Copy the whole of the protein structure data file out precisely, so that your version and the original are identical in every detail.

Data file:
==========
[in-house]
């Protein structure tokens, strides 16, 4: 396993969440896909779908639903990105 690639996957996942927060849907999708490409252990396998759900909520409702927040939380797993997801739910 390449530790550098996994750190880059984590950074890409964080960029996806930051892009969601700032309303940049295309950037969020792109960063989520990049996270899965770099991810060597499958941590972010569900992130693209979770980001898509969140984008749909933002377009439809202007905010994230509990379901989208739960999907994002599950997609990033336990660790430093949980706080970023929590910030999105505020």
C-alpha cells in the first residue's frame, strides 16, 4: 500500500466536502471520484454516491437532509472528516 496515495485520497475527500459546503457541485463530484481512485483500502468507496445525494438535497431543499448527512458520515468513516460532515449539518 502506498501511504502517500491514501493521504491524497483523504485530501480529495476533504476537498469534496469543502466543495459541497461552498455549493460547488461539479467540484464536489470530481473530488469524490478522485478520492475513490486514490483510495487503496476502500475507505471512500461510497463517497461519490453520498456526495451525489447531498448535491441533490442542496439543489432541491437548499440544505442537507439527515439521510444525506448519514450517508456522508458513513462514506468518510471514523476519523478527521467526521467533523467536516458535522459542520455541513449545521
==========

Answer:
[in-house]
């Protein structure tokens, strides 16, 4: 396993969440896909779908639903990105 690639996957996942927060849907999708490409252990396998759900909520409702927040939380797993997801739910 390449530790550098996994750190880059984590950074890409964080960029996806930051892009969601700032309303940049295309950037969020792109960063989520990049996270899965770099991810060597499958941590972010569900992130693209979770980001898509969140984008749909933002377009439809202007905010994230509990379901989208739960999907994002599950997609990033336990660790430093949980706080970023929590910030999105505020």
C-alpha cells in the first residue's frame, strides 16, 4: 500500500466536502471520484454516491437532509472528516 496515495485520497475527500459546503457541485463530484481512485483500502468507496445525494438535497431543499448527512458520515468513516460532515449539518 502506498501511504502517500491514501493521504491524497483523504485530501480529495476533504476537498469534496469543502466543495459541497461552498455549493460547488461539479467540484464536489470530481473530488469524490478522485478520492475513490486514490483510495487503496476502500475507505471512500461510497463517497461519490453520498456526495451525489447531498448535491441533490442542496439543489432541491437548499440544505442537507439527515439521510444525506448519514450517508456522508458513513462514506468518510471514523476519523478527521467526521467533523467536516458535522459542520455541513449545521